In today’s fast moving, complex economic environment, it is important for companies that many of their employees show behaviour that goes beyond what is written down in their work contracts. Employees have to be creative in the sense that they generate new, useful products, procedures, or services. They also have to show what is called “Organisational Citizenship Behaviour” (OCB), or behaviours supporting the social and psychological environment in an organisation. Therefore, companies are highly interested in learning what kind of leadership style is beneficial for creativity and OCB. So far, research has shown that the so-called transformational leadership style is related to the desirable outcome. A transformational leader is charismatic (acts in admirable ways), inspiring (expresses an attractive vision), intellectually stimulating (challenges the status quo), and considerate (mentors or coaches followers).

 

However, in their article, Phillip L Gilmore from George Mason University in Virginia and his colleagues found this view to be too simplistic. They took a closer look at the mechanism that links transformational leadership to creativity and OCB: positive affect. Transformational leadership behaviours increase positive affect in followers, which in turn is related to creativity and OCB. Therefore, they hypothesised that transformational leadership behaviours would only increase creativity and OCB in employees who are low in positive affect.

 

In their study, they had 212 employees of a Chinese company rate their positive affectivity and their leaders’ leadership style, while the respective employees’ leaders had to rate their employees’ creativity and OCB. The study showed that in fact transformational leadership was only beneficial for creativity and OCB in employees who were low on positive affect, where it had no impact on creativity and OCB in employees who were high on positive affect. Thus, the equation “Charismatic leaders = creative, engaged employees” holds true, but only for employees who are low on positive affect.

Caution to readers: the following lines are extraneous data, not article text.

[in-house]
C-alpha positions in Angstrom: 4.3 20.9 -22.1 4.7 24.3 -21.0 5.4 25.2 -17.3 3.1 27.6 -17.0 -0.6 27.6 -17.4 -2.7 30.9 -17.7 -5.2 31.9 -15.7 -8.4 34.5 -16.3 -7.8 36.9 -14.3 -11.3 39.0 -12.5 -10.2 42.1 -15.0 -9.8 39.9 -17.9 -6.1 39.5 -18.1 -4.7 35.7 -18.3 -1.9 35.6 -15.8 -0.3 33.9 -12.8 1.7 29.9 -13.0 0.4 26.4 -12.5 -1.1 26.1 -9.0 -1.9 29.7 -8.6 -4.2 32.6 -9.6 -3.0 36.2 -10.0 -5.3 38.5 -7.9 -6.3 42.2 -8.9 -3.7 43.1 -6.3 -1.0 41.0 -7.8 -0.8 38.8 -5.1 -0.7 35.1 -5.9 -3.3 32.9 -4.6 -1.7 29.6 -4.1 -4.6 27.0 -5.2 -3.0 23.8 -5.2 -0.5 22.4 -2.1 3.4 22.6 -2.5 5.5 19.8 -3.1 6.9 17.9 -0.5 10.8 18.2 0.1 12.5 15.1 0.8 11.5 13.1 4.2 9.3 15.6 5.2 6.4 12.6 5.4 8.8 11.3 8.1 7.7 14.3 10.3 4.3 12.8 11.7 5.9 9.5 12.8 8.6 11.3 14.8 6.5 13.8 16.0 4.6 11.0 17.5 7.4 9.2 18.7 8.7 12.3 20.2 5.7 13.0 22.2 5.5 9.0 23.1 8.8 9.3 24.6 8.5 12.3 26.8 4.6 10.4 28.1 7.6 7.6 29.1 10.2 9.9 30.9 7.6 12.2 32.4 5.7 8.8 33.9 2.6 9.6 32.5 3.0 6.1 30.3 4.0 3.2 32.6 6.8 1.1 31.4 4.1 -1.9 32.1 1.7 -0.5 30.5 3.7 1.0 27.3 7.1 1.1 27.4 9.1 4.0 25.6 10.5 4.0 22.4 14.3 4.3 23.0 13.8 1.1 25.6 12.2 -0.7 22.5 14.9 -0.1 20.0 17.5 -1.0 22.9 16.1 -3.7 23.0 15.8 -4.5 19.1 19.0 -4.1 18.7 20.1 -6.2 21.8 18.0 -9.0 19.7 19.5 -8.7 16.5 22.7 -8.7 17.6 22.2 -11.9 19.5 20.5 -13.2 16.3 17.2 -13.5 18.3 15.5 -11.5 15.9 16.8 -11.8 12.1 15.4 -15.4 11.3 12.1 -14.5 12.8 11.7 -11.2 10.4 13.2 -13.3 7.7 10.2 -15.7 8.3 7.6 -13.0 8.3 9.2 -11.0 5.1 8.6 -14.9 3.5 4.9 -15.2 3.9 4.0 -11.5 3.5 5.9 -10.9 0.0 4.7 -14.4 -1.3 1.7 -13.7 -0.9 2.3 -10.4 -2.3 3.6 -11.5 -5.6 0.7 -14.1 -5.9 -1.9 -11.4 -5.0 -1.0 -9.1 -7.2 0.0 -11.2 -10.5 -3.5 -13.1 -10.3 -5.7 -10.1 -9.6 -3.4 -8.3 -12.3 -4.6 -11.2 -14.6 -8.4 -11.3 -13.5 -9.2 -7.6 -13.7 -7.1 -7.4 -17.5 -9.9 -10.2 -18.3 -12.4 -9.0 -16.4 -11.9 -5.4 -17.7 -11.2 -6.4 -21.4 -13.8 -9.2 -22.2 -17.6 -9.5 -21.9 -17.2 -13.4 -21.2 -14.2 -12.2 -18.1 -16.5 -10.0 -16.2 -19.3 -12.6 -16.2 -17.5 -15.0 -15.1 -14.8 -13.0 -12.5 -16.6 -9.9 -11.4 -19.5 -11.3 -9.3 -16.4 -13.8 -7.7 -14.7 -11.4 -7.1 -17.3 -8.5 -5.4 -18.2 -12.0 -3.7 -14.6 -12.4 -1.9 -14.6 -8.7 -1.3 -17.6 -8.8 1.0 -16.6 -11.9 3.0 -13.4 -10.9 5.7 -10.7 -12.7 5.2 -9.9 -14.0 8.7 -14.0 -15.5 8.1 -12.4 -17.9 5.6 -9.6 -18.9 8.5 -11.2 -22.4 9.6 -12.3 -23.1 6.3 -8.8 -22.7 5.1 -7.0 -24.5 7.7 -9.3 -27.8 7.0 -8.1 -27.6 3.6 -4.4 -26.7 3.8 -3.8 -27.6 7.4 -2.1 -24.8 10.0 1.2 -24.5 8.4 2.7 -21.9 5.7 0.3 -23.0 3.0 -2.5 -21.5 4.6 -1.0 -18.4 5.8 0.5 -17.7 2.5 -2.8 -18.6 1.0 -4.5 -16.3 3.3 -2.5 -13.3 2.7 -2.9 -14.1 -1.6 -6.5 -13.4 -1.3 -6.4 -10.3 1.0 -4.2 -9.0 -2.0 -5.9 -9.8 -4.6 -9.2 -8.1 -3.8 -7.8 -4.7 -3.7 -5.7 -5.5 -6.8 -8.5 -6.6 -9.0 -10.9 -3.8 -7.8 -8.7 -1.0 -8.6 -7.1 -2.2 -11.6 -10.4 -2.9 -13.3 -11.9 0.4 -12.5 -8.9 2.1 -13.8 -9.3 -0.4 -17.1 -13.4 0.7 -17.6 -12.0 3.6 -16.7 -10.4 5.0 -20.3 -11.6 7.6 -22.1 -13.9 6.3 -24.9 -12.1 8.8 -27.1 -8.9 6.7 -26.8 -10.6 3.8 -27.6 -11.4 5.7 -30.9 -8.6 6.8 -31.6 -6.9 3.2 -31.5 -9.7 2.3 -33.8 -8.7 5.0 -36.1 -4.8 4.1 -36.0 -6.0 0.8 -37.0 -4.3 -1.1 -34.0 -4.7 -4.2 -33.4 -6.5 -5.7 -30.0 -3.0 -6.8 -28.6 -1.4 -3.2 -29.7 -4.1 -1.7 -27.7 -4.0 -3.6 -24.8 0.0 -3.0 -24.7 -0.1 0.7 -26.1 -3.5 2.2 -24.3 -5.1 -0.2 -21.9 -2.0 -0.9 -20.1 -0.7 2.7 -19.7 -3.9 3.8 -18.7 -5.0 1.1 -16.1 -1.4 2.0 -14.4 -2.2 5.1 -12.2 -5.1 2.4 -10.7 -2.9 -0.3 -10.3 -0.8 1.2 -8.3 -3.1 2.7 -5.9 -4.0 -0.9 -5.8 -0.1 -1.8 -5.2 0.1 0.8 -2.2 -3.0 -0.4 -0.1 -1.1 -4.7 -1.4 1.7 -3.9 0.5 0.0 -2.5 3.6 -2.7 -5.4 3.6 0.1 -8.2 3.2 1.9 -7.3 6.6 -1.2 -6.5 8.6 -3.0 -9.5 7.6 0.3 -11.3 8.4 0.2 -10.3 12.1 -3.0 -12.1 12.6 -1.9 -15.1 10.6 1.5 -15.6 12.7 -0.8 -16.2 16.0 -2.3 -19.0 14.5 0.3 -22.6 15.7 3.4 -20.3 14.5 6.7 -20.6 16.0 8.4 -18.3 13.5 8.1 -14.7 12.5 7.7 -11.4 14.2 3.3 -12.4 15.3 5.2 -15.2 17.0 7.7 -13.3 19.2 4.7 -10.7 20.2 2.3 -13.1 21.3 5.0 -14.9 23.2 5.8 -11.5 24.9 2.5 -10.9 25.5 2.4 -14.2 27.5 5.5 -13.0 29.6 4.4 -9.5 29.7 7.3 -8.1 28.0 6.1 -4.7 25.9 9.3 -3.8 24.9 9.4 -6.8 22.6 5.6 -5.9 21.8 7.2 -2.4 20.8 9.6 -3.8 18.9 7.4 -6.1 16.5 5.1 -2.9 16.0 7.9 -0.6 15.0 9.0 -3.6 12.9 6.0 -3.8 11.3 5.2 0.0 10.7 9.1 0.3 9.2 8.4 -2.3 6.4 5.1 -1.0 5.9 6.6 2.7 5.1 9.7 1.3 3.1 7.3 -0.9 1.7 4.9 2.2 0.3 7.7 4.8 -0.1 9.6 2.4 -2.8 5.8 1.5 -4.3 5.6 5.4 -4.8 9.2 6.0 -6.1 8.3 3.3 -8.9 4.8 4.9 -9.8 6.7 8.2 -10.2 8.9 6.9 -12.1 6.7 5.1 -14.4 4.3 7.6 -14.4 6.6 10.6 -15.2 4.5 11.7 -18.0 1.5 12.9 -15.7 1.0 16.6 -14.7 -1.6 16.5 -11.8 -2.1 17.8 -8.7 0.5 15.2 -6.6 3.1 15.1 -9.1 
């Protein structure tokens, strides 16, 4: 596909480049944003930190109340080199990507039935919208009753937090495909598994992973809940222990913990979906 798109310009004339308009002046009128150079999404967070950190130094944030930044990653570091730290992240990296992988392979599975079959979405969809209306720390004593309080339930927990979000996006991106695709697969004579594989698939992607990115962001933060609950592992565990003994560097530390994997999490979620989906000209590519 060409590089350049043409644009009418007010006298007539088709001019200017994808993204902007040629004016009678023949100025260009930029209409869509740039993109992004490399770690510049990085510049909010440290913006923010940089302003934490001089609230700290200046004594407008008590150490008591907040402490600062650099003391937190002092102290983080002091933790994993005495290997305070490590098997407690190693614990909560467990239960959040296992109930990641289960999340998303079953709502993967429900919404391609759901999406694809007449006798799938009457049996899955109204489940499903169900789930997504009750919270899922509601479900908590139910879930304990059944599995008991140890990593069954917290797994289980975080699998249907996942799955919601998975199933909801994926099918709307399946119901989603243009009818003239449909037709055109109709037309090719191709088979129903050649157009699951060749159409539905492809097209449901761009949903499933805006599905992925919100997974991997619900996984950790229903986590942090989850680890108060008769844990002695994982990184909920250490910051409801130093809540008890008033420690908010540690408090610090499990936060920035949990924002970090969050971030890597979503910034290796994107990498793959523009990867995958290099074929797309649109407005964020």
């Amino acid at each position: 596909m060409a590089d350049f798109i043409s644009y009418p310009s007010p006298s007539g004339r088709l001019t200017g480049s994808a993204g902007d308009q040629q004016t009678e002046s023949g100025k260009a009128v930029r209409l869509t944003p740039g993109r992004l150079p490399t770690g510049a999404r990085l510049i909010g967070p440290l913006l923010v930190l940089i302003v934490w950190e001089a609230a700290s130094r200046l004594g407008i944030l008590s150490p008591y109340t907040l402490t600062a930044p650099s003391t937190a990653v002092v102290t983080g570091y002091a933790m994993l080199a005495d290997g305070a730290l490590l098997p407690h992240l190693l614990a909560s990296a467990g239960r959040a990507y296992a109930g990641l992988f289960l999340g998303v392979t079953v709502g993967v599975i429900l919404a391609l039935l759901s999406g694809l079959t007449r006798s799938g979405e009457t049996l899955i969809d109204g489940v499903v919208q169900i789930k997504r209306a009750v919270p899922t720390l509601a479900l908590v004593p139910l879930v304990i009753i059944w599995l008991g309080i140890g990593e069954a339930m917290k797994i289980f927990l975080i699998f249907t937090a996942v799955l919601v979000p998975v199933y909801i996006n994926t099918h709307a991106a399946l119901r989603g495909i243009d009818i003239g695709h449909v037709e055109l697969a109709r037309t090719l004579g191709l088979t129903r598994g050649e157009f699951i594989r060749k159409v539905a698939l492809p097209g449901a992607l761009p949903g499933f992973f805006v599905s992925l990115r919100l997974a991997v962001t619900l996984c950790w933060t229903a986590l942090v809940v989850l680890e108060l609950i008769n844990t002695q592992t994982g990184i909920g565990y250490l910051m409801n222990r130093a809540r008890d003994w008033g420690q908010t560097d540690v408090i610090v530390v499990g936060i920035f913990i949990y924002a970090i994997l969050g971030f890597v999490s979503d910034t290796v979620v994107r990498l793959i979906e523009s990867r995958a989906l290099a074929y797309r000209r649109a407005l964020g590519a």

The original article was published in the Journal of Organizational Behavior. There is an outline of the study on the BPS Occupational Digest blog.

 

As a consequence, the authors suggest that transformational leaders turn to those followers who are low on energy, sluggish, and melancholic because for them, the leadership style really makes a difference. However, this may not always be easy because research also found transformational leaders to tend to be extraverted and thus higher on positive affect by nature. Therefore, they may prefer to turn their attention to those who are alike (those who are already high on positive affect and energy) instead of those who would need their attention. Thus, leaders should consider turning their attention to those who do not share their own mindset. This might be more effortful and not come as natural, but highly beneficial.